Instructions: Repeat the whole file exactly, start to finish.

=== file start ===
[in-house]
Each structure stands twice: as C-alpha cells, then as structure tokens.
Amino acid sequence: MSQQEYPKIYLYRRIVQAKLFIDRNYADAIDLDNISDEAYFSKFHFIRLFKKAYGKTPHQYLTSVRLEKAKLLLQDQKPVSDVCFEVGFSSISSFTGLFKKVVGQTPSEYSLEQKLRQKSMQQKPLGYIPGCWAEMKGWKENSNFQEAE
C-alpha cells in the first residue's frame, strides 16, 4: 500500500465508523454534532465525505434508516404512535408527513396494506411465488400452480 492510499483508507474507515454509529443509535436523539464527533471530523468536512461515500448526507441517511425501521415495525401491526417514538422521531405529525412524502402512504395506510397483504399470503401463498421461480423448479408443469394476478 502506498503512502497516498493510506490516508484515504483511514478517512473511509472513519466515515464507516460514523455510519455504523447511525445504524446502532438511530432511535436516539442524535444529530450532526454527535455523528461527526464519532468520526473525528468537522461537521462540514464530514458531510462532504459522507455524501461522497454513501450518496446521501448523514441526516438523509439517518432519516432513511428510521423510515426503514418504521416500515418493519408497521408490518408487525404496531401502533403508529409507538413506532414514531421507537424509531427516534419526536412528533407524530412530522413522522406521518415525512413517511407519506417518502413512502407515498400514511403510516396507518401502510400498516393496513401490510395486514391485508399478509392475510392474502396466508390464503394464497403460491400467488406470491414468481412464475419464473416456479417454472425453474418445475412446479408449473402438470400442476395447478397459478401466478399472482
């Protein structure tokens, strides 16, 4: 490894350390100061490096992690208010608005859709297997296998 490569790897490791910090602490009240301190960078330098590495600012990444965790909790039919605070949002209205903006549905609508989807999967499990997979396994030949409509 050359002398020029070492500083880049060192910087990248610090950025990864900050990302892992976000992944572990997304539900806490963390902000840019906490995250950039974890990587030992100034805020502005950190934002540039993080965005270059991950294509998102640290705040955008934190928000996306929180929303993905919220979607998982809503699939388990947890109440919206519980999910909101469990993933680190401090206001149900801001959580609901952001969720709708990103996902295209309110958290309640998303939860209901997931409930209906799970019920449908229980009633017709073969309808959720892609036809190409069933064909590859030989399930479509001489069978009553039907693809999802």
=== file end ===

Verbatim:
[in-house]
Each structure stands twice: as C-alpha cells, then as structure tokens.
Amino acid sequence: MSQQEYPKIYLYRRIVQAKLFIDRNYADAIDLDNISDEAYFSKFHFIRLFKKAYGKTPHQYLTSVRLEKAKLLLQDQKPVSDVCFEVGFSSISSFTGLFKKVVGQTPSEYSLEQKLRQKSMQQKPLGYIPGCWAEMKGWKENSNFQEAE
C-alpha cells in the first residue's frame, strides 16, 4: 500500500465508523454534532465525505434508516404512535408527513396494506411465488400452480 492510499483508507474507515454509529443509535436523539464527533471530523468536512461515500448526507441517511425501521415495525401491526417514538422521531405529525412524502402512504395506510397483504399470503401463498421461480423448479408443469394476478 502506498503512502497516498493510506490516508484515504483511514478517512473511509472513519466515515464507516460514523455510519455504523447511525445504524446502532438511530432511535436516539442524535444529530450532526454527535455523528461527526464519532468520526473525528468537522461537521462540514464530514458531510462532504459522507455524501461522497454513501450518496446521501448523514441526516438523509439517518432519516432513511428510521423510515426503514418504521416500515418493519408497521408490518408487525404496531401502533403508529409507538413506532414514531421507537424509531427516534419526536412528533407524530412530522413522522406521518415525512413517511407519506417518502413512502407515498400514511403510516396507518401502510400498516393496513401490510395486514391485508399478509392475510392474502396466508390464503394464497403460491400467488406470491414468481412464475419464473416456479417454472425453474418445475412446479408449473402438470400442476395447478397459478401466478399472482
């Protein structure tokens, strides 16, 4: 490894350390100061490096992690208010608005859709297997296998 490569790897490791910090602490009240301190960078330098590495600012990444965790909790039919605070949002209205903006549905609508989807999967499990997979396994030949409509 050359002398020029070492500083880049060192910087990248610090950025990864900050990302892992976000992944572990997304539900806490963390902000840019906490995250950039974890990587030992100034805020502005950190934002540039993080965005270059991950294509998102640290705040955008934190928000996306929180929303993905919220979607998982809503699939388990947890109440919206519980999910909101469990993933680190401090206001149900801001959580609901952001969720709708990103996902295209309110958290309640998303939860209901997931409930209906799970019920449908229980009633017709073969309808959720892609036809190409069933064909590859030989399930479509001489069978009553039907693809999802």